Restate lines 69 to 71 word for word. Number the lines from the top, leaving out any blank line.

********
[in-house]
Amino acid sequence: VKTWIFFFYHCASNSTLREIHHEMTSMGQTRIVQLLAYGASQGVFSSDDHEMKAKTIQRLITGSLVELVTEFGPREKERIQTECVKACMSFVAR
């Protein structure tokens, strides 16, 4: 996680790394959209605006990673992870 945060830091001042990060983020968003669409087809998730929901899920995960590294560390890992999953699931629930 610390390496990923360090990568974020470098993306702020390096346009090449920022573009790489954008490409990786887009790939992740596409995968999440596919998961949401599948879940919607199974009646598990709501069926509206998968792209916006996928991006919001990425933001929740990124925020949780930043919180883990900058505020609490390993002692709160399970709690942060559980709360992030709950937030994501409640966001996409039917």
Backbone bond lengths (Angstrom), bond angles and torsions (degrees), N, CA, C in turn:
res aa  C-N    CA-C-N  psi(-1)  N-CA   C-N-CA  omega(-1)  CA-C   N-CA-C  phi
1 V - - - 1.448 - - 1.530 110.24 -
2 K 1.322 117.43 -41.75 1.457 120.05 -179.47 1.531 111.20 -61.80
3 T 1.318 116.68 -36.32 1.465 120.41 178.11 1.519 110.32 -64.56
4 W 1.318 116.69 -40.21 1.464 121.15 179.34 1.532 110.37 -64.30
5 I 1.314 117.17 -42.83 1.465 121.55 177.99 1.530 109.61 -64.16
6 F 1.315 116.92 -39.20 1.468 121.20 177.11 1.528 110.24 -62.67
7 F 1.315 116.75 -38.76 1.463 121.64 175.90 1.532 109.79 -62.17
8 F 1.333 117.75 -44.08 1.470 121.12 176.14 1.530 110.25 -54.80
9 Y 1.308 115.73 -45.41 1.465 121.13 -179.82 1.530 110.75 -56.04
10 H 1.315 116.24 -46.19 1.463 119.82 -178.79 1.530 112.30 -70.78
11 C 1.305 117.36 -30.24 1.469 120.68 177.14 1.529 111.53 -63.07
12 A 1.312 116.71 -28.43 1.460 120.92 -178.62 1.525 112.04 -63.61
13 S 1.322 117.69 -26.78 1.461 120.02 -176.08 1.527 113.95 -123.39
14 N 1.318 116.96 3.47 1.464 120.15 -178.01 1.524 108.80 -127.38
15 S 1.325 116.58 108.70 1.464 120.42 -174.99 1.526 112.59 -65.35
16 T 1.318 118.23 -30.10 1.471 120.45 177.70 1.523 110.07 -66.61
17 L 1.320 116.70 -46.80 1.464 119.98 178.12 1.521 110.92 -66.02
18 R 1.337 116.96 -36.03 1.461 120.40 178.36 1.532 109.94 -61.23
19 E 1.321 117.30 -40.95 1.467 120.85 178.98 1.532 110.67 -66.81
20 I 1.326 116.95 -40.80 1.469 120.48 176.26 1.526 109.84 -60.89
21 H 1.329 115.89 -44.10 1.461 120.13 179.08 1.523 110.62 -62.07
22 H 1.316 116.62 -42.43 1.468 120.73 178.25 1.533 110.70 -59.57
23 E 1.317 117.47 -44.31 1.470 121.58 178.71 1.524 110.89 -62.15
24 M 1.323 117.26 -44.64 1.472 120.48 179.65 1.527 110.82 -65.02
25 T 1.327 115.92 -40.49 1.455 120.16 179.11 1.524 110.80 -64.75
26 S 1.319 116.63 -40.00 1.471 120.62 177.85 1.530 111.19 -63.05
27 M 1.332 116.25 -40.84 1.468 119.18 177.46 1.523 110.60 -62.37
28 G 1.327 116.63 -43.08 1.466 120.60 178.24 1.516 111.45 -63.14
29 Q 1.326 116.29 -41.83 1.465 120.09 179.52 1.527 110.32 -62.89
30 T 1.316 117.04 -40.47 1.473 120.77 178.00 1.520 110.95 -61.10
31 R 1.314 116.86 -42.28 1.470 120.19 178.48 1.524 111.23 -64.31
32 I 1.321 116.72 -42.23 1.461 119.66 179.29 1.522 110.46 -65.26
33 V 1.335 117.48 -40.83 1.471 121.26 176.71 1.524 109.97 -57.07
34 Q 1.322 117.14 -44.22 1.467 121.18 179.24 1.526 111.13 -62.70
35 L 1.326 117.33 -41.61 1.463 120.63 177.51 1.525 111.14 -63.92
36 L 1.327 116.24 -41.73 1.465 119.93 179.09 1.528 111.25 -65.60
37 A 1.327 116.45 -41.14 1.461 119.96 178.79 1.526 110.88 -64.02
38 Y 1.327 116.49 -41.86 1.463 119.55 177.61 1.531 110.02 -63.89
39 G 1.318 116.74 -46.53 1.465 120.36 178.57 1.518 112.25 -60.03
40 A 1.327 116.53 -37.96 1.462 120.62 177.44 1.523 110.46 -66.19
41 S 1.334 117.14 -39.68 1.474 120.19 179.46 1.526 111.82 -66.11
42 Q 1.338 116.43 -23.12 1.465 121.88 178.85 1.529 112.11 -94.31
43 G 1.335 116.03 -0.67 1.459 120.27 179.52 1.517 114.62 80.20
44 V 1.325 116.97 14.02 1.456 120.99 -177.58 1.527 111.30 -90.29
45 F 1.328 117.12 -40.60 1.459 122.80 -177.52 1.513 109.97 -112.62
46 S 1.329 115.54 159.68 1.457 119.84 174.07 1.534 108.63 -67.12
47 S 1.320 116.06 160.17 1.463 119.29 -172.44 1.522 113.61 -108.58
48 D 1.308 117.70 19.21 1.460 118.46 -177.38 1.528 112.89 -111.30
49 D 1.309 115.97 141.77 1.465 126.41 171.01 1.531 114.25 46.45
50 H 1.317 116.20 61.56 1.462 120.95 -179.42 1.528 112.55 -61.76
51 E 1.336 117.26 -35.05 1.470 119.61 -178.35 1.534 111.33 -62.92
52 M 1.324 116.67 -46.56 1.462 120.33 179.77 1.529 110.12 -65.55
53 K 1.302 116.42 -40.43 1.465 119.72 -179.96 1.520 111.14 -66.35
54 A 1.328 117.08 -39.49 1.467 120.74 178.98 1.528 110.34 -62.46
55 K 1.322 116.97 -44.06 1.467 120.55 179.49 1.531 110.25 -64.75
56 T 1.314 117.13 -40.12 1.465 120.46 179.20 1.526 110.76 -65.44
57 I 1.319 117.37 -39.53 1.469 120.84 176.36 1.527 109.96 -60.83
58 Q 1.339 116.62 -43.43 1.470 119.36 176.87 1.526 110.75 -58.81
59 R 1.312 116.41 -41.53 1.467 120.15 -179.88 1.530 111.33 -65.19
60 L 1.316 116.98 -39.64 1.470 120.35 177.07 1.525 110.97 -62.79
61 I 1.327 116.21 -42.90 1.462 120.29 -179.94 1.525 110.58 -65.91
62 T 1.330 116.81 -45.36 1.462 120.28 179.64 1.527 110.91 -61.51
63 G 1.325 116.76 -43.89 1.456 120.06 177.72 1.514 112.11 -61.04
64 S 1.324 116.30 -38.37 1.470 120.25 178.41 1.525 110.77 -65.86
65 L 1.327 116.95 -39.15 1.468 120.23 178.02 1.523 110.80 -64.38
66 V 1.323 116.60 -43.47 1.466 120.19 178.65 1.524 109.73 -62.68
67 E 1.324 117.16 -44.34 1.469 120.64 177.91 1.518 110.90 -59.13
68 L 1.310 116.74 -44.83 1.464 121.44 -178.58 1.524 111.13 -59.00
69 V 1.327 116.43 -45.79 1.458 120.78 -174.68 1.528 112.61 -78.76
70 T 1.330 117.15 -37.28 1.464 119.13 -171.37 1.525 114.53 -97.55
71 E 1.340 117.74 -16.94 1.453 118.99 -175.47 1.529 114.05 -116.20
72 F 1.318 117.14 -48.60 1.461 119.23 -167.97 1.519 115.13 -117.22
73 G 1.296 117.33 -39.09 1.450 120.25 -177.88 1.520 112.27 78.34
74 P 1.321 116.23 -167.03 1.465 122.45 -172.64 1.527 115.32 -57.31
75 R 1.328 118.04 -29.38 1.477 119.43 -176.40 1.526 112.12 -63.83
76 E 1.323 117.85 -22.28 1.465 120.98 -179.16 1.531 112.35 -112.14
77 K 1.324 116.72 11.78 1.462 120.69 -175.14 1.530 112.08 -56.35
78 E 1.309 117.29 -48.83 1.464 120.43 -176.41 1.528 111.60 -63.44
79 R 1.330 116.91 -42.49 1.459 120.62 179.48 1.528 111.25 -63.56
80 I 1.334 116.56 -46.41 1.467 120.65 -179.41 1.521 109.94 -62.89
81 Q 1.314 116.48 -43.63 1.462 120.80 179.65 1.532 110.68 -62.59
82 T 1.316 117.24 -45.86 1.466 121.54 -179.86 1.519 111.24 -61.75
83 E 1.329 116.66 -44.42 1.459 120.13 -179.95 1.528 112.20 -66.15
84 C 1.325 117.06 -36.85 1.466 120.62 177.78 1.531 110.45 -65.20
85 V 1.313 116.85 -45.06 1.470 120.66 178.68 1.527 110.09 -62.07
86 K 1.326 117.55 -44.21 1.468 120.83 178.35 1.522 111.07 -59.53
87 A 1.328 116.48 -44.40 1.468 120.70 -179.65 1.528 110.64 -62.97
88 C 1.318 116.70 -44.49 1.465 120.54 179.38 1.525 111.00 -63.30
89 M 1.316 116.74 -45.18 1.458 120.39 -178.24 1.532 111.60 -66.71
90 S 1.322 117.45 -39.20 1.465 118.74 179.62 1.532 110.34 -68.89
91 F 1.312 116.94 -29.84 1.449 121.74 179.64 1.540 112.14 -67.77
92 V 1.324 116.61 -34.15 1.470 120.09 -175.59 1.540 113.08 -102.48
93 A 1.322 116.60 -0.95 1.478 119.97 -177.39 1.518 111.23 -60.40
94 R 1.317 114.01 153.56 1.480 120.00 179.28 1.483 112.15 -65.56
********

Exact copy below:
64 S 1.324 116.30 -38.37 1.470 120.25 178.41 1.525 110.77 -65.86
65 L 1.327 116.95 -39.15 1.468 120.23 178.02 1.523 110.80 -64.38
66 V 1.323 116.60 -43.47 1.466 120.19 178.65 1.524 109.73 -62.68